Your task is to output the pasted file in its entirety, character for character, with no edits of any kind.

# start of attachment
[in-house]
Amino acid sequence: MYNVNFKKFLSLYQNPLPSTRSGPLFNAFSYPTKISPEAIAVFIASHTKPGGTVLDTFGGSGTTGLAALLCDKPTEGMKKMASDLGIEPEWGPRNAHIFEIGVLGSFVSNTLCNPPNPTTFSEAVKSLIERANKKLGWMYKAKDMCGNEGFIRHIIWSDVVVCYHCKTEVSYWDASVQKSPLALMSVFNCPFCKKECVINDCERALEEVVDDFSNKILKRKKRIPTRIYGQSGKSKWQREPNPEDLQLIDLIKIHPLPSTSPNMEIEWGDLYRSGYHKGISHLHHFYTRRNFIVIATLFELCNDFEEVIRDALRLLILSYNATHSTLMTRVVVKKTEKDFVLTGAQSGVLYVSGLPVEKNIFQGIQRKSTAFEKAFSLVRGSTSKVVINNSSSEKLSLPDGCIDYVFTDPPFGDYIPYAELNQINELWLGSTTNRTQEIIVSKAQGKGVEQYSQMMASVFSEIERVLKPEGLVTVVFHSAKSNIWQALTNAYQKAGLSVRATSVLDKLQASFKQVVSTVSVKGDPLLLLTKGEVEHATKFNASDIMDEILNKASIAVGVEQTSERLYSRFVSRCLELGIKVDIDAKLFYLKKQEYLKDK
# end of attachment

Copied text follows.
[in-house]
Amino acid sequence: MYNVNFKKFLSLYQNPLPSTRSGPLFNAFSYPTKISPEAIAVFIASHTKPGGTVLDTFGGSGTTGLAALLCDKPTEGMKKMASDLGIEPEWGPRNAHIFEIGVLGSFVSNTLCNPPNPTTFSEAVKSLIERANKKLGWMYKAKDMCGNEGFIRHIIWSDVVVCYHCKTEVSYWDASVQKSPLALMSVFNCPFCKKECVINDCERALEEVVDDFSNKILKRKKRIPTRIYGQSGKSKWQREPNPEDLQLIDLIKIHPLPSTSPNMEIEWGDLYRSGYHKGISHLHHFYTRRNFIVIATLFELCNDFEEVIRDALRLLILSYNATHSTLMTRVVVKKTEKDFVLTGAQSGVLYVSGLPVEKNIFQGIQRKSTAFEKAFSLVRGSTSKVVINNSSSEKLSLPDGCIDYVFTDPPFGDYIPYAELNQINELWLGSTTNRTQEIIVSKAQGKGVEQYSQMMASVFSEIERVLKPEGLVTVVFHSAKSNIWQALTNAYQKAGLSVRATSVLDKLQASFKQVVSTVSVKGDPLLLLTKGEVEHATKFNASDIMDEILNKASIAVGVEQTSERLYSRFVSRCLELGIKVDIDAKLFYLKKQEYLKDK